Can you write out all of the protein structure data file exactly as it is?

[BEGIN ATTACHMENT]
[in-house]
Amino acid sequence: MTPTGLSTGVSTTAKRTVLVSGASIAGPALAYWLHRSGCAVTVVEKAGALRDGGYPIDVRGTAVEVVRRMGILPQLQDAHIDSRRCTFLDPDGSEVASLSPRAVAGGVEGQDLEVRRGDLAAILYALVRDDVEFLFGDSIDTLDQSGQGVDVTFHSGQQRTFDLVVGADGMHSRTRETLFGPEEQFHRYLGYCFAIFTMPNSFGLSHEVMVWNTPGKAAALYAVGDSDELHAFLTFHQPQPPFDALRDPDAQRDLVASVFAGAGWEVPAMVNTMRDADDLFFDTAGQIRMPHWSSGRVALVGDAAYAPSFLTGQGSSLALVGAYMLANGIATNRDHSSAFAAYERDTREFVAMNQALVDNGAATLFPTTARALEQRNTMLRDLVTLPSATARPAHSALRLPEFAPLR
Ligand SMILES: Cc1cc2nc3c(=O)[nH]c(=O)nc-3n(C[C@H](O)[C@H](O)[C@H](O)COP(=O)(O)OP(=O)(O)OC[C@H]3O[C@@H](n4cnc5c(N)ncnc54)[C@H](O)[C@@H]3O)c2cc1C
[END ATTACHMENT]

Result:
[in-house]
Amino acid sequence: MTPTGLSTGVSTTAKRTVLVSGASIAGPALAYWLHRSGCAVTVVEKAGALRDGGYPIDVRGTAVEVVRRMGILPQLQDAHIDSRRCTFLDPDGSEVASLSPRAVAGGVEGQDLEVRRGDLAAILYALVRDDVEFLFGDSIDTLDQSGQGVDVTFHSGQQRTFDLVVGADGMHSRTRETLFGPEEQFHRYLGYCFAIFTMPNSFGLSHEVMVWNTPGKAAALYAVGDSDELHAFLTFHQPQPPFDALRDPDAQRDLVASVFAGAGWEVPAMVNTMRDADDLFFDTAGQIRMPHWSSGRVALVGDAAYAPSFLTGQGSSLALVGAYMLANGIATNRDHSSAFAAYERDTREFVAMNQALVDNGAATLFPTTARALEQRNTMLRDLVTLPSATARPAHSALRLPEFAPLR
Ligand SMILES: Cc1cc2nc3c(=O)[nH]c(=O)nc-3n(C[C@H](O)[C@H](O)[C@H](O)COP(=O)(O)OP(=O)(O)OC[C@H]3O[C@@H](n4cnc5c(N)ncnc54)[C@H](O)[C@@H]3O)c2cc1C